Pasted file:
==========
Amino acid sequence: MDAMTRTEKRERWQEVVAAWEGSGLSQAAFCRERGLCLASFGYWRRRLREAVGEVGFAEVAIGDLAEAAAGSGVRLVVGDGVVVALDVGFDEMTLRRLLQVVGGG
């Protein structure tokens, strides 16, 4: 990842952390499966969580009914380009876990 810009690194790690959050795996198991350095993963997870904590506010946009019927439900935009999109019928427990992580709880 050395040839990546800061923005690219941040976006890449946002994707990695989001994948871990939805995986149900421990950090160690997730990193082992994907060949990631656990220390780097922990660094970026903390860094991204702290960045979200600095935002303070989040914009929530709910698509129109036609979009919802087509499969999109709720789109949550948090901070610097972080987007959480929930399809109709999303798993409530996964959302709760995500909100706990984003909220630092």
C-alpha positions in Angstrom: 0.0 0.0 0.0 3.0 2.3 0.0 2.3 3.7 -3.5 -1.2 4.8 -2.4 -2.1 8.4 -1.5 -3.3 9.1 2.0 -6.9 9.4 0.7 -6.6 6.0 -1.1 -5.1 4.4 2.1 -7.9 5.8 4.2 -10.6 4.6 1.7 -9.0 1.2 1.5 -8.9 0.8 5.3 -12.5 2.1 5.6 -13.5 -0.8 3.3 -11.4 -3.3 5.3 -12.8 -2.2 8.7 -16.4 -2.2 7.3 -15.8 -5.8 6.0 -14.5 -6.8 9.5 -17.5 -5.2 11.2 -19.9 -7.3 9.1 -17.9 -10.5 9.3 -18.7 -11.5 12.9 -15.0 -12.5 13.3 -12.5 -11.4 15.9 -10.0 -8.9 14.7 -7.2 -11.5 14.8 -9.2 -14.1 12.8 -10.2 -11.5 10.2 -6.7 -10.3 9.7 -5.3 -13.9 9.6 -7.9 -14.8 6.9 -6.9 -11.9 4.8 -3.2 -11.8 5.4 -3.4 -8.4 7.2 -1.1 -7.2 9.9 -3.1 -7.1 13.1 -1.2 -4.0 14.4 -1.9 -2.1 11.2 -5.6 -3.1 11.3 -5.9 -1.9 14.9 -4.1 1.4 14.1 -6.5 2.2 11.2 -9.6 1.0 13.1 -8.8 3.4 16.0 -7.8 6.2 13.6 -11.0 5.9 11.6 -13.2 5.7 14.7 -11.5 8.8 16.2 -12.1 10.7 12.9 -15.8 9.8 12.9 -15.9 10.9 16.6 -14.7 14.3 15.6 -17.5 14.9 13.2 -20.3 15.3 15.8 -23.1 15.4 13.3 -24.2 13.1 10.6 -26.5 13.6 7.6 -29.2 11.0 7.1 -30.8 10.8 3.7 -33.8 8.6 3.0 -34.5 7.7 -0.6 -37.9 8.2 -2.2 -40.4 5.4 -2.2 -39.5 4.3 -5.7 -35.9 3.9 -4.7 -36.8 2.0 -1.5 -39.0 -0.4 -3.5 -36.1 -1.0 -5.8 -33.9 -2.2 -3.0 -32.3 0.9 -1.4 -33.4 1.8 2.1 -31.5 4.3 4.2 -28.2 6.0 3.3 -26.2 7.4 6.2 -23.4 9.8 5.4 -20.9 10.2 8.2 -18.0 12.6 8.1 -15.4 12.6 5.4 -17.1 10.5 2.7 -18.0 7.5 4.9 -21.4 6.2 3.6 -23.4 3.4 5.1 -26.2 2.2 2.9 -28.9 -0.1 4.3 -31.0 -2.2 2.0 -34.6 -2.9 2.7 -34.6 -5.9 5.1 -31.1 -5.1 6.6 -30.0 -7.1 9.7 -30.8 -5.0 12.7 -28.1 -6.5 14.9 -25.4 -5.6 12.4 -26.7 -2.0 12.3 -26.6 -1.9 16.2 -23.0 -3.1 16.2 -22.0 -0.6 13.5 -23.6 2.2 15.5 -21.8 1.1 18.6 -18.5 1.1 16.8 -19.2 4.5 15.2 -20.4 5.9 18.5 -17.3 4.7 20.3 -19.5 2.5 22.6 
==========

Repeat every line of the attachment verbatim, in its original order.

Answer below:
Amino acid sequence: MDAMTRTEKRERWQEVVAAWEGSGLSQAAFCRERGLCLASFGYWRRRLREAVGEVGFAEVAIGDLAEAAAGSGVRLVVGDGVVVALDVGFDEMTLRRLLQVVGGG
């Protein structure tokens, strides 16, 4: 990842952390499966969580009914380009876990 810009690194790690959050795996198991350095993963997870904590506010946009019927439900935009999109019928427990992580709880 050395040839990546800061923005690219941040976006890449946002994707990695989001994948871990939805995986149900421990950090160690997730990193082992994907060949990631656990220390780097922990660094970026903390860094991204702290960045979200600095935002303070989040914009929530709910698509129109036609979009919802087509499969999109709720789109949550948090901070610097972080987007959480929930399809109709999303798993409530996964959302709760995500909100706990984003909220630092």
C-alpha positions in Angstrom: 0.0 0.0 0.0 3.0 2.3 0.0 2.3 3.7 -3.5 -1.2 4.8 -2.4 -2.1 8.4 -1.5 -3.3 9.1 2.0 -6.9 9.4 0.7 -6.6 6.0 -1.1 -5.1 4.4 2.1 -7.9 5.8 4.2 -10.6 4.6 1.7 -9.0 1.2 1.5 -8.9 0.8 5.3 -12.5 2.1 5.6 -13.5 -0.8 3.3 -11.4 -3.3 5.3 -12.8 -2.2 8.7 -16.4 -2.2 7.3 -15.8 -5.8 6.0 -14.5 -6.8 9.5 -17.5 -5.2 11.2 -19.9 -7.3 9.1 -17.9 -10.5 9.3 -18.7 -11.5 12.9 -15.0 -12.5 13.3 -12.5 -11.4 15.9 -10.0 -8.9 14.7 -7.2 -11.5 14.8 -9.2 -14.1 12.8 -10.2 -11.5 10.2 -6.7 -10.3 9.7 -5.3 -13.9 9.6 -7.9 -14.8 6.9 -6.9 -11.9 4.8 -3.2 -11.8 5.4 -3.4 -8.4 7.2 -1.1 -7.2 9.9 -3.1 -7.1 13.1 -1.2 -4.0 14.4 -1.9 -2.1 11.2 -5.6 -3.1 11.3 -5.9 -1.9 14.9 -4.1 1.4 14.1 -6.5 2.2 11.2 -9.6 1.0 13.1 -8.8 3.4 16.0 -7.8 6.2 13.6 -11.0 5.9 11.6 -13.2 5.7 14.7 -11.5 8.8 16.2 -12.1 10.7 12.9 -15.8 9.8 12.9 -15.9 10.9 16.6 -14.7 14.3 15.6 -17.5 14.9 13.2 -20.3 15.3 15.8 -23.1 15.4 13.3 -24.2 13.1 10.6 -26.5 13.6 7.6 -29.2 11.0 7.1 -30.8 10.8 3.7 -33.8 8.6 3.0 -34.5 7.7 -0.6 -37.9 8.2 -2.2 -40.4 5.4 -2.2 -39.5 4.3 -5.7 -35.9 3.9 -4.7 -36.8 2.0 -1.5 -39.0 -0.4 -3.5 -36.1 -1.0 -5.8 -33.9 -2.2 -3.0 -32.3 0.9 -1.4 -33.4 1.8 2.1 -31.5 4.3 4.2 -28.2 6.0 3.3 -26.2 7.4 6.2 -23.4 9.8 5.4 -20.9 10.2 8.2 -18.0 12.6 8.1 -15.4 12.6 5.4 -17.1 10.5 2.7 -18.0 7.5 4.9 -21.4 6.2 3.6 -23.4 3.4 5.1 -26.2 2.2 2.9 -28.9 -0.1 4.3 -31.0 -2.2 2.0 -34.6 -2.9 2.7 -34.6 -5.9 5.1 -31.1 -5.1 6.6 -30.0 -7.1 9.7 -30.8 -5.0 12.7 -28.1 -6.5 14.9 -25.4 -5.6 12.4 -26.7 -2.0 12.3 -26.6 -1.9 16.2 -23.0 -3.1 16.2 -22.0 -0.6 13.5 -23.6 2.2 15.5 -21.8 1.1 18.6 -18.5 1.1 16.8 -19.2 4.5 15.2 -20.4 5.9 18.5 -17.3 4.7 20.3 -19.5 2.5 22.6 